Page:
Prerequisite: a basic understanding of lacrosse and its rules is necessary to fully understand this instructable.
This instructable is meant to give you a deeper understand of playing defense from behind the net in lacrosse. It will go over everything from your stance, to where your body should be throughout the entire time the attackman is dodging. You should practice this a few times before you try it in the game. It is especially helpful to practice with your goalie in net, as he will shout out commands to you, which he should do in game as well.
Step 1: What You Need
-Stick (6 foot stick)
Step 2: The Stance
To begin, we will talk about the position your body should be in throughout the time the attackman is dodging on you. Your feet should be about shoulder width apart and you want your stick to be out in front of you so that you can throw some checks while you are behind the net.
Step 3: Where to Position Your Body Before the Dodge
When your opponent is dodging from X, you do not want to start the dodge directly between your opponent and the goal as this allows your attackman to pick which way he goes. You want to take one side away from your attackman, so stand about 6 or 7 feet away from your opponent, and angle your body to the left or right of the net forcing your attackman to go the opposite direction.
Step 4: Begin to Backpedal
The next step is very simple. As your attackman begins to dodge, you want to step back at the same pace as he is, maintaining your 6 to 7 feet distance from your attackman. During this portion of your opponent dodging, it is acceptable to throw some light checks in hopes of getting the ball away from him, but make sure your field position is correct first.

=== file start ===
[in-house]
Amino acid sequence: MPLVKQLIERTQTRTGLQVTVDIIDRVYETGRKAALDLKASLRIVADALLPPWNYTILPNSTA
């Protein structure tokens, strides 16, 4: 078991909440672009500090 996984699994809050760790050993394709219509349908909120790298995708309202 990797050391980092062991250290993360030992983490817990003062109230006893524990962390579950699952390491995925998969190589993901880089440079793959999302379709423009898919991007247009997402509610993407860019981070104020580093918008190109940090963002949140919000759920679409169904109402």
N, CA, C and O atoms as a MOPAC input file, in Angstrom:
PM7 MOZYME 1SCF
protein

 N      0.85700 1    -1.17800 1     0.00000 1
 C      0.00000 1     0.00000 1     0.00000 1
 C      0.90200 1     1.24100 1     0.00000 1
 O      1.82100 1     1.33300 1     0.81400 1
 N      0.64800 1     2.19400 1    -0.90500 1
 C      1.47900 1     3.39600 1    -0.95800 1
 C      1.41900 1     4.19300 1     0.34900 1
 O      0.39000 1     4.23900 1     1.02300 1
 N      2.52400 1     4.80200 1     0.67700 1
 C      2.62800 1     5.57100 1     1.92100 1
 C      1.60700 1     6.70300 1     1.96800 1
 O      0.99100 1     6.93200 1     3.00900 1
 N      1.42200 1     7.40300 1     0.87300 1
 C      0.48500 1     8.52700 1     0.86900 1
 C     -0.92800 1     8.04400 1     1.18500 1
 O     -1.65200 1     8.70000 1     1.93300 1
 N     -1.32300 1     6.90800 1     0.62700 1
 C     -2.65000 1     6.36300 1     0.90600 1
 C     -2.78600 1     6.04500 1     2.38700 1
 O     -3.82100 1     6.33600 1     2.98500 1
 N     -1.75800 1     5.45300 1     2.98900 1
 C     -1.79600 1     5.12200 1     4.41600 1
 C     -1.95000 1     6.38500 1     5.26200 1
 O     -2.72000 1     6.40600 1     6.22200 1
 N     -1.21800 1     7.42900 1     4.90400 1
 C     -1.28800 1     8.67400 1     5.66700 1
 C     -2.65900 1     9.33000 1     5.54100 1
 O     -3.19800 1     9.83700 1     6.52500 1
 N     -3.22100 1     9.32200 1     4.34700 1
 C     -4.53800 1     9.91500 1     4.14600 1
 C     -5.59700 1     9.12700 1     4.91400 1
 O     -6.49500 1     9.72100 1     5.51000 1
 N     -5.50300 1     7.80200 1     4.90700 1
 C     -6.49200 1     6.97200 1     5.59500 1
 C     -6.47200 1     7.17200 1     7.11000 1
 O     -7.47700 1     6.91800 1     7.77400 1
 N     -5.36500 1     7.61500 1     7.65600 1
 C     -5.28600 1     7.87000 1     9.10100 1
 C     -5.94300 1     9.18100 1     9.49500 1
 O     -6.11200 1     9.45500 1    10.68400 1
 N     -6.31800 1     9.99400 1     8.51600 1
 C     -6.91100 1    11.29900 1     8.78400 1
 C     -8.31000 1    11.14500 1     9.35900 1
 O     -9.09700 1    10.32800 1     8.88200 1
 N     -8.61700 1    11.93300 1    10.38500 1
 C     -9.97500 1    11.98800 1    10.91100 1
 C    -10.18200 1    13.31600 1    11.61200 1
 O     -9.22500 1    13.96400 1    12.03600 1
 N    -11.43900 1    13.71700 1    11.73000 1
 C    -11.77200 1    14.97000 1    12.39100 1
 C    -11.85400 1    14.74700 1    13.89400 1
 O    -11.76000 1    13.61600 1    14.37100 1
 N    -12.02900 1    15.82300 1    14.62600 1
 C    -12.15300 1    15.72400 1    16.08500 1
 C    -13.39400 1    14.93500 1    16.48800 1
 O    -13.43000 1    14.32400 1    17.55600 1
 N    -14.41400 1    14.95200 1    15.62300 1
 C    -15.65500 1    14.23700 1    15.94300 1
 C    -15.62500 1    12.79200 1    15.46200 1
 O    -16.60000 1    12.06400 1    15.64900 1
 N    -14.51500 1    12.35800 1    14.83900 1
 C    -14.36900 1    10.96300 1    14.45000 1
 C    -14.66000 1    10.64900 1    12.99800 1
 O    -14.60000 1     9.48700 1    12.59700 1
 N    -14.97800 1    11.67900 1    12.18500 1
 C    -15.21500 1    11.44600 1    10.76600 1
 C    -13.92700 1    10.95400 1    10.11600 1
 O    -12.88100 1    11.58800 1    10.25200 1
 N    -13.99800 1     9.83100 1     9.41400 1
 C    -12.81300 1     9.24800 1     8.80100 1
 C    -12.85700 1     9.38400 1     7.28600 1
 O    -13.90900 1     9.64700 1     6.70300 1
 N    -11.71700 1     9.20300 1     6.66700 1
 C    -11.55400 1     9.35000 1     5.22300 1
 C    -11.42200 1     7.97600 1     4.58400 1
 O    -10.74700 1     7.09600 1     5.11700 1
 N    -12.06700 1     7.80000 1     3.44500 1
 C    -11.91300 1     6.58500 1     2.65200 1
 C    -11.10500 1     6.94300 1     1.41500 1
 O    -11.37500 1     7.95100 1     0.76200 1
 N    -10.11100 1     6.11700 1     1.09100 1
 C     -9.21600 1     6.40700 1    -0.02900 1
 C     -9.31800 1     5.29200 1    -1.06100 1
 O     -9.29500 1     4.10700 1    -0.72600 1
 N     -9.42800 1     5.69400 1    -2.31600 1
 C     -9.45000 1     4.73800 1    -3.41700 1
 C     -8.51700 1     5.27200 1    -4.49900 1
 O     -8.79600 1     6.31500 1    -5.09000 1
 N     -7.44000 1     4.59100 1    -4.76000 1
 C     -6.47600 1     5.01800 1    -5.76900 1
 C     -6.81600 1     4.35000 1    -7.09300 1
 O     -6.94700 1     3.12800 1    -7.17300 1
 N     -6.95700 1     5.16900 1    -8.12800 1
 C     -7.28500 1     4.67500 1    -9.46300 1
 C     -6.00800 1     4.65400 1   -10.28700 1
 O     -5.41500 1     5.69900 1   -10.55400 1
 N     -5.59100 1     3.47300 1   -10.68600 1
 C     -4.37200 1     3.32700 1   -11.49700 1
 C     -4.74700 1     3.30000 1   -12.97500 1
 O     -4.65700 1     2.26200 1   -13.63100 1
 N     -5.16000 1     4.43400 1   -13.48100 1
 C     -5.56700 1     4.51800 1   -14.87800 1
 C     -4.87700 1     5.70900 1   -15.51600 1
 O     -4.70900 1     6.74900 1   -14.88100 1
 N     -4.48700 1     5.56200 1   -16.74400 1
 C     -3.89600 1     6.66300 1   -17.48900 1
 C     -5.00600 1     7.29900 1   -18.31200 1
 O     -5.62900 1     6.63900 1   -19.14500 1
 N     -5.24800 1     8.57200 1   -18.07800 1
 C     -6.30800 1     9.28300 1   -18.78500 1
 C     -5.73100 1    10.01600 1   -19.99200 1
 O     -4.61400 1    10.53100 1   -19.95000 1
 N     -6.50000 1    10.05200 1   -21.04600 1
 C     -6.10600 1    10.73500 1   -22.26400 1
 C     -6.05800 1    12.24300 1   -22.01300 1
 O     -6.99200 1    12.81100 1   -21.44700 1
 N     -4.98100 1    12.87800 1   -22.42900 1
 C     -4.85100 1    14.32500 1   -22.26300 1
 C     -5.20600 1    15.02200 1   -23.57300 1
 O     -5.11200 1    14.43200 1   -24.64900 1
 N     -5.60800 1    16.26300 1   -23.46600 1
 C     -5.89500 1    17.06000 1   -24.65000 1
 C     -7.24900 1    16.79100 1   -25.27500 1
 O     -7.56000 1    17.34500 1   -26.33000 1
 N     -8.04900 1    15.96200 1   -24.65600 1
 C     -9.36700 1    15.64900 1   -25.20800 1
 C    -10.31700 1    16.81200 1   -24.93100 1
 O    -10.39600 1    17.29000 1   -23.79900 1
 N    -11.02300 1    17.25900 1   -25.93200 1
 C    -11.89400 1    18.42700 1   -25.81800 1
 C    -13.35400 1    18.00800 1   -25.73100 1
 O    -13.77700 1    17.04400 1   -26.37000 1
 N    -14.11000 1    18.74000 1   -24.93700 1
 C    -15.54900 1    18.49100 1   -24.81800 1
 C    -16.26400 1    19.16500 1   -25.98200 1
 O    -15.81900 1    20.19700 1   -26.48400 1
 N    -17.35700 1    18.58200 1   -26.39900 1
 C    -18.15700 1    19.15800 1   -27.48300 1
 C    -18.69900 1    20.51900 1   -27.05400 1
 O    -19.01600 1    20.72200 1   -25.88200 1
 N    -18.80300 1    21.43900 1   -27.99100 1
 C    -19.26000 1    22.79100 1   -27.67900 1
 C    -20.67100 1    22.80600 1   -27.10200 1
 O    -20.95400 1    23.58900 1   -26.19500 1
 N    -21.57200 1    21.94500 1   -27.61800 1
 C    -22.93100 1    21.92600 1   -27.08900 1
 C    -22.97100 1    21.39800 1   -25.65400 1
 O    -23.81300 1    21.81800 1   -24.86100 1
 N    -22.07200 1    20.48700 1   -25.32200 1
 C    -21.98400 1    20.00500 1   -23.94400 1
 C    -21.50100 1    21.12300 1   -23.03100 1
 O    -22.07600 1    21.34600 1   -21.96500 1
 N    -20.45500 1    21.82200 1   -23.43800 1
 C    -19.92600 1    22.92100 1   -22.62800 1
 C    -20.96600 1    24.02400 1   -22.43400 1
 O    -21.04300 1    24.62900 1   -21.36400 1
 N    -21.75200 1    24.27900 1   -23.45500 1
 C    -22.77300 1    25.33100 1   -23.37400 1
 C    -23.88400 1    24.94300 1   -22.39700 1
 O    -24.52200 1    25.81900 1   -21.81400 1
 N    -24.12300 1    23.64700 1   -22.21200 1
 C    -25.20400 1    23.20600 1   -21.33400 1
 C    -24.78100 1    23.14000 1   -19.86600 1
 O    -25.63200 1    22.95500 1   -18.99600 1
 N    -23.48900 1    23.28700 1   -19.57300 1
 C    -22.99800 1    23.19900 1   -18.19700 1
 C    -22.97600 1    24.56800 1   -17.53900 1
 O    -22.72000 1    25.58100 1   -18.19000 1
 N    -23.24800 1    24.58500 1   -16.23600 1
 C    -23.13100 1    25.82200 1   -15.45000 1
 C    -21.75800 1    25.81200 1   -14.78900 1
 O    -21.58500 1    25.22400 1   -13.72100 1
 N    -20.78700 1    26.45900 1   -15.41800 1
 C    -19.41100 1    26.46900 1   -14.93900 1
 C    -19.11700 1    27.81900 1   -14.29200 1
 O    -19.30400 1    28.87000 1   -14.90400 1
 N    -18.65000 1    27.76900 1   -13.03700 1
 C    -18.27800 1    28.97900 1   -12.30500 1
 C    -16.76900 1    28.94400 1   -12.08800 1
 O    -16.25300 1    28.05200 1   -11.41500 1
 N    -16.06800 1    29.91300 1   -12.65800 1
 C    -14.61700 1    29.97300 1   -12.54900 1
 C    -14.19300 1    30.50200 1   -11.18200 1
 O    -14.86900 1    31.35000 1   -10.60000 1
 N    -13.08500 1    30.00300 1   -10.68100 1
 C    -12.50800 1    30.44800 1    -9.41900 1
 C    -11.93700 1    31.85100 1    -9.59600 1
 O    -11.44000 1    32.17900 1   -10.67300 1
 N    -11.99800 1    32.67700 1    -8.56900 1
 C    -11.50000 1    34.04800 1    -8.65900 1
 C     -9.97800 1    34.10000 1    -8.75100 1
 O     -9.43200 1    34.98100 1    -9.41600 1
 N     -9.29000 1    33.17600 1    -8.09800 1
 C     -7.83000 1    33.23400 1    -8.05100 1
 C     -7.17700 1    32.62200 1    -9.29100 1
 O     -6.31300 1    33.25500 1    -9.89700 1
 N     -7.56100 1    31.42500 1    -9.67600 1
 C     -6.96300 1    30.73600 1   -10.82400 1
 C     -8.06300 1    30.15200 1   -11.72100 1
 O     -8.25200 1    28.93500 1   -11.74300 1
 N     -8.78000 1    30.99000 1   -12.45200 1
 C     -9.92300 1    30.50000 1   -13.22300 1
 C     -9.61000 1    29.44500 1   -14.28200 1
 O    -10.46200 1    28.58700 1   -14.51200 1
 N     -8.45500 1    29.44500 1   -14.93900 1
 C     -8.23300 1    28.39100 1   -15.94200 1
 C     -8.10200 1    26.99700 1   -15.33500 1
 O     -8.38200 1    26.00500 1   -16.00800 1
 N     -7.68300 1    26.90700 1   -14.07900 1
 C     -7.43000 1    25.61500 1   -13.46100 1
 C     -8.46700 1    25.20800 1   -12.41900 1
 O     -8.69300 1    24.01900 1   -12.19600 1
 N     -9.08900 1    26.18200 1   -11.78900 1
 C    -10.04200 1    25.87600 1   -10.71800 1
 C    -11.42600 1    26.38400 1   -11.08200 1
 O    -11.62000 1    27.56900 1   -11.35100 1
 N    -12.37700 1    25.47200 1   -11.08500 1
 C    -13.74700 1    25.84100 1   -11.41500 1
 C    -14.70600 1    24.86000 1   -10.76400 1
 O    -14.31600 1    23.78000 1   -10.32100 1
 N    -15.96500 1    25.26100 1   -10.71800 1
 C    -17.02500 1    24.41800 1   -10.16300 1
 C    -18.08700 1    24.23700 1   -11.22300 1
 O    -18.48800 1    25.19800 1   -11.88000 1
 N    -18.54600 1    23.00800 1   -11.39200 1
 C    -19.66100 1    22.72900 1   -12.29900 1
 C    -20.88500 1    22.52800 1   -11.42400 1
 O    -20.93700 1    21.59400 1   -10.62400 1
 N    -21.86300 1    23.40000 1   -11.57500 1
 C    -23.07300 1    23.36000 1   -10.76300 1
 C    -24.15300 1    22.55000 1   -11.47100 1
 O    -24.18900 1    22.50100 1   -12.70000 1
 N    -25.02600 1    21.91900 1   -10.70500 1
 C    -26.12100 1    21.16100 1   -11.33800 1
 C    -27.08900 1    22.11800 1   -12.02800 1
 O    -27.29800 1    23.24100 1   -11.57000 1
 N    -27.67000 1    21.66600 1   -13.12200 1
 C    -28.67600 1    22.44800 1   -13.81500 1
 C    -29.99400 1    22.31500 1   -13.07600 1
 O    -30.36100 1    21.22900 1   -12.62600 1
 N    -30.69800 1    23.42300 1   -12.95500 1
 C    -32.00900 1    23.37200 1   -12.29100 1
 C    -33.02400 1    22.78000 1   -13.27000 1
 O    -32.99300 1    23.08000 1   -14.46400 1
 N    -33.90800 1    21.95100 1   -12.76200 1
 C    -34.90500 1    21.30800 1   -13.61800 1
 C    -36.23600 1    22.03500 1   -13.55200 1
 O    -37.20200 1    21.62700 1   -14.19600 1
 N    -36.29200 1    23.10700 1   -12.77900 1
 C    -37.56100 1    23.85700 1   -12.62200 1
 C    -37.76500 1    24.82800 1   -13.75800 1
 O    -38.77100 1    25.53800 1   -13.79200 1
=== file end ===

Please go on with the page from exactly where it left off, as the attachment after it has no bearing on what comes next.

Step 5: Open Up Your Hips and Run With Your Opponent
As your attackman reaches a speed where you can no longer backpedal with him, you want to let him get a little bit closer (about 3-4 feet away), open up your hips, and run with your opponent. After your hips are open and you are running side by side with your opponent, you want to let him get a step in front of you, this might sound weird, but it makes it so your attackman can not roll back and get an easy goal on you, and in the next step I will explain why having your opponent in front of you will not make much of a difference. (At this point of your opponent's dodge, you should no longer be throwing any checks, and should be focused only on staying with your opponent).
Step 6: Using the Crease to Your Advantage
As you approach goal line extended (GLE) you should use the crease to your advantage. You can step through the crease, but your opponent with the ball can not. Cutting through the crease allows you to turn that one step he had on you into you getting a few steps ahead of him, this is very important for the final step.
Step 7: Close Hip and Drive
Finally, once your opponent is a couple of feet from GLE, you want to close your hip (some people call this closing the gate), and drive your attackman back under, not allowing him to get above GLE, because if he can not get above GLE, he can not score.
Step 8: Conclusion
Now that you have learned this method of playing defense in lacrosse, you will be playing defense like a pro, and if done properly, will never get scored on again.